When D. discoideum amoebae polarize and translocate on a substratum, myosin II polymerizes in the cortex of the posterior cell body and uropod (Yumura et al., 1984; Yumura and Fukui, 1985; Soll et al., 2009). The role of the phosphorylation–dephosphorylation cycle of the myosin heavy chain, MhcA, was revealed in the behavioral analyses of two mutants. In the mutant 3XASP, the three threonine phosphorylation sites were substituted with aspartic acid to mimic the constitutively phosphorylated state, and in the mutant 3XALA, the three sites were substituted with alanine to mimic the constitutively unphosphorylated state (Egelhoff et al., 1993; Lück-Vielmetter et al., 1990). In 3XASP cells, myosin II was primarily disassembled, and in 3XALA cells, it was overassembled (Egelhoff et al., 1993). 3XASP cells exhibited decreases in velocity, polarity, the repression of lateral pseudopod formation and directional persistence (Heid et al., 2004). They did not possess a tapered uropod and formed lateral pseudopods on average at twice the rate of wild-type cells (Heid et al., 2005). 3XASP cells, however, oriented normally in a spatial gradient of cAMP, although they still exhibited defects in basic cell motility (Heid et al., 2004). 3XALA cells, however, translocated relatively normally, except for frequent bifurcations of the anterior pseudopod (Yumura and Uyeda, 1997; Stites et al., 1998), suggesting an increase in cortical tension (Egelhoff et al., 1993; Stites et al., 1998; Laevsky and Knecht, 2003). In contrast to 3XASP cells, 3XALA cells exhibited a 50% reduction in the efficiency of chemotactic orientation. The defects in the 3XASP and 3XALA mutants indicate that the phosphorylation–dephosphorylation cycle plays a role both in basic cell motility and chemotaxis. This cycle is regulated by myosin heavy chain kinases and phosphatases (Murphy and Egelhoff, 1999; Rai and Egelhoff, 2011), which one would assume are the targets of signal transduction pathways that coordinate remodeling of the cortical cytoskeleton during basic cell motility and chemotaxis.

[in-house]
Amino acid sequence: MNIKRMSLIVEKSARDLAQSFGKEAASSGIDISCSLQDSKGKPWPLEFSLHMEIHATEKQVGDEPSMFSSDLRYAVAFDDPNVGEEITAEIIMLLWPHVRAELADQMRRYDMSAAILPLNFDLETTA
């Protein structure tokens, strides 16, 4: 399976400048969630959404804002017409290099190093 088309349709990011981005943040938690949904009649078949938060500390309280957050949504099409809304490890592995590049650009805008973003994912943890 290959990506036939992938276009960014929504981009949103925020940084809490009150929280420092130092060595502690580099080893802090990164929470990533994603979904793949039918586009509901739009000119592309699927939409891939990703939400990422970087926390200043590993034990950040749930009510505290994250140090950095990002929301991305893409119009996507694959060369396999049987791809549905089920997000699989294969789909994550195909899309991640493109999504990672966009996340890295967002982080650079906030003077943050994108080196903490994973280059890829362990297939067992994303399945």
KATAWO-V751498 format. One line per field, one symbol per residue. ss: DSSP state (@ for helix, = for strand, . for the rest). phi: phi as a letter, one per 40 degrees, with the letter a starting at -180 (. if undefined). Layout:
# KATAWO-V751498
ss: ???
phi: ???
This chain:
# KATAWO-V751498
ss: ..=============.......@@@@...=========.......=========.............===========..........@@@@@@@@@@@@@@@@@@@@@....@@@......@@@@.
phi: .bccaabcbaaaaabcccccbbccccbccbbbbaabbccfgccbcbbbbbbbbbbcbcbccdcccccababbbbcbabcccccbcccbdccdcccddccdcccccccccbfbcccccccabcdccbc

To investigate the role of the myosin heavy chain kinases, the behavior of the individual Mhc null mutants mhckA (Côte and Bukiejko, 1987), mhckB (Clancy et al., 1997; Rico and Egelhoff, 2003), mhckC (Nagasaki et al., 2002) and mhckD (Yumura et al., 2005), and the triple mutant, mhckA mhckB mhckC (Yumura et al., 2005) (hereafter referred to as mhckABC), has been analyzed by computer-assisted live-cell reconstruction and motion analysis systems. We fully expected to find that one or more of the mutants would exhibit behavioral defects similar to those of the mutant 3XALA (Heid et al., 2004). The behavior of each mutant and its parent strain were analyzed during rapid perfusion with buffer (in the absence of attractants), in a spatial gradient of cAMP, in temporal gradients of cAMP, in spatial gradients of Ca2+ and in wild-type aggregation territories. We found that three of the mutants, mhckA, mhckC, mhckD and the triple mutant, mhckABC, exhibited defects in basic motile behavior in the absence of attractant as well as in a spatial gradient of cAMP. We found, however, that all five mutants oriented normally in spatial gradients of cAMP generated in vitro and exhibited normal chemokinetic responses to temporal increases and decreases in cAMP in temporal waves generated in vitro to mimic the dynamics of natural waves. However, while mhckB and mhckD cells oriented normally in a spatial gradient of Ca2+, mhckA, mhckC and mhckABC had completely lost the capacity to orient in a spatial gradient of Ca2+. They also lost flow-directed orientation. More importantly, the three mutants lost the capacity to reorient accurately in the front of each natural cAMP wave relayed through a wild-type aggregation territory. These results indicate that none of the Mhcks are each essential for orientation in a cAMP gradient, but the two Mhcks, MhckA and MhckC, are essential for Ca2+ chemotaxis and flow-directed orientation, the same phenotype exhibited by the null mutant of the putative Ca2+ channel/receptor, IplA (Lusche et al., 2012).